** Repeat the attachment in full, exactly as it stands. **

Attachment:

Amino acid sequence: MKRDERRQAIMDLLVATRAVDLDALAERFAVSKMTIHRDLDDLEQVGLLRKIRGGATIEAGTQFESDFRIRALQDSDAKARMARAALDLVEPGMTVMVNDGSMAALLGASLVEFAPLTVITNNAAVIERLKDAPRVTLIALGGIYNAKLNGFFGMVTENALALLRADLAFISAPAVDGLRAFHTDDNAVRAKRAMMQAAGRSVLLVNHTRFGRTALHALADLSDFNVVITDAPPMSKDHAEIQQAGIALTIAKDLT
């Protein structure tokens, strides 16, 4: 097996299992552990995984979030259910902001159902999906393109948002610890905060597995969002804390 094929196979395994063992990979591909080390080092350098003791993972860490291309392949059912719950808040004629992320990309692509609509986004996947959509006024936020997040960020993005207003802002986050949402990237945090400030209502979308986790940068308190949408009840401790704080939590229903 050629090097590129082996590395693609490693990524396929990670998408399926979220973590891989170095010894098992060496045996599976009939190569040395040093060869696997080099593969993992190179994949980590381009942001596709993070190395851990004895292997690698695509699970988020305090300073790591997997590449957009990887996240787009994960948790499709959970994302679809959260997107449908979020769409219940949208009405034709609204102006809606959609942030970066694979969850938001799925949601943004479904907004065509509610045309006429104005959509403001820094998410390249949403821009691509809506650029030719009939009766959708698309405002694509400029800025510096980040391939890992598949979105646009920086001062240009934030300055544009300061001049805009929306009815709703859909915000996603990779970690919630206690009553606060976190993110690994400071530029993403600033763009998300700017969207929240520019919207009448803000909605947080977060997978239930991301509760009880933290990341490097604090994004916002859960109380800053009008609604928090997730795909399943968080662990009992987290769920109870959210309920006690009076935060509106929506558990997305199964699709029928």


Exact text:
Amino acid sequence: MKRDERRQAIMDLLVATRAVDLDALAERFAVSKMTIHRDLDDLEQVGLLRKIRGGATIEAGTQFESDFRIRALQDSDAKARMARAALDLVEPGMTVMVNDGSMAALLGASLVEFAPLTVITNNAAVIERLKDAPRVTLIALGGIYNAKLNGFFGMVTENALALLRADLAFISAPAVDGLRAFHTDDNAVRAKRAMMQAAGRSVLLVNHTRFGRTALHALADLSDFNVVITDAPPMSKDHAEIQQAGIALTIAKDLT
């Protein structure tokens, strides 16, 4: 097996299992552990995984979030259910902001159902999906393109948002610890905060597995969002804390 094929196979395994063992990979591909080390080092350098003791993972860490291309392949059912719950808040004629992320990309692509609509986004996947959509006024936020997040960020993005207003802002986050949402990237945090400030209502979308986790940068308190949408009840401790704080939590229903 050629090097590129082996590395693609490693990524396929990670998408399926979220973590891989170095010894098992060496045996599976009939190569040395040093060869696997080099593969993992190179994949980590381009942001596709993070190395851990004895292997690698695509699970988020305090300073790591997997590449957009990887996240787009994960948790499709959970994302679809959260997107449908979020769409219940949208009405034709609204102006809606959609942030970066694979969850938001799925949601943004479904907004065509509610045309006429104005959509403001820094998410390249949403821009691509809506650029030719009939009766959708698309405002694509400029800025510096980040391939890992598949979105646009920086001062240009934030300055544009300061001049805009929306009815709703859909915000996603990779970690919630206690009553606060976190993110690994400071530029993403600033763009998300700017969207929240520019919207009448803000909605947080977060997978239930991301509760009880933290990341490097604090994004916002859960109380800053009008609604928090997730795909399943968080662990009992987290769920109870959210309920006690009076935060509106929506558990997305199964699709029928």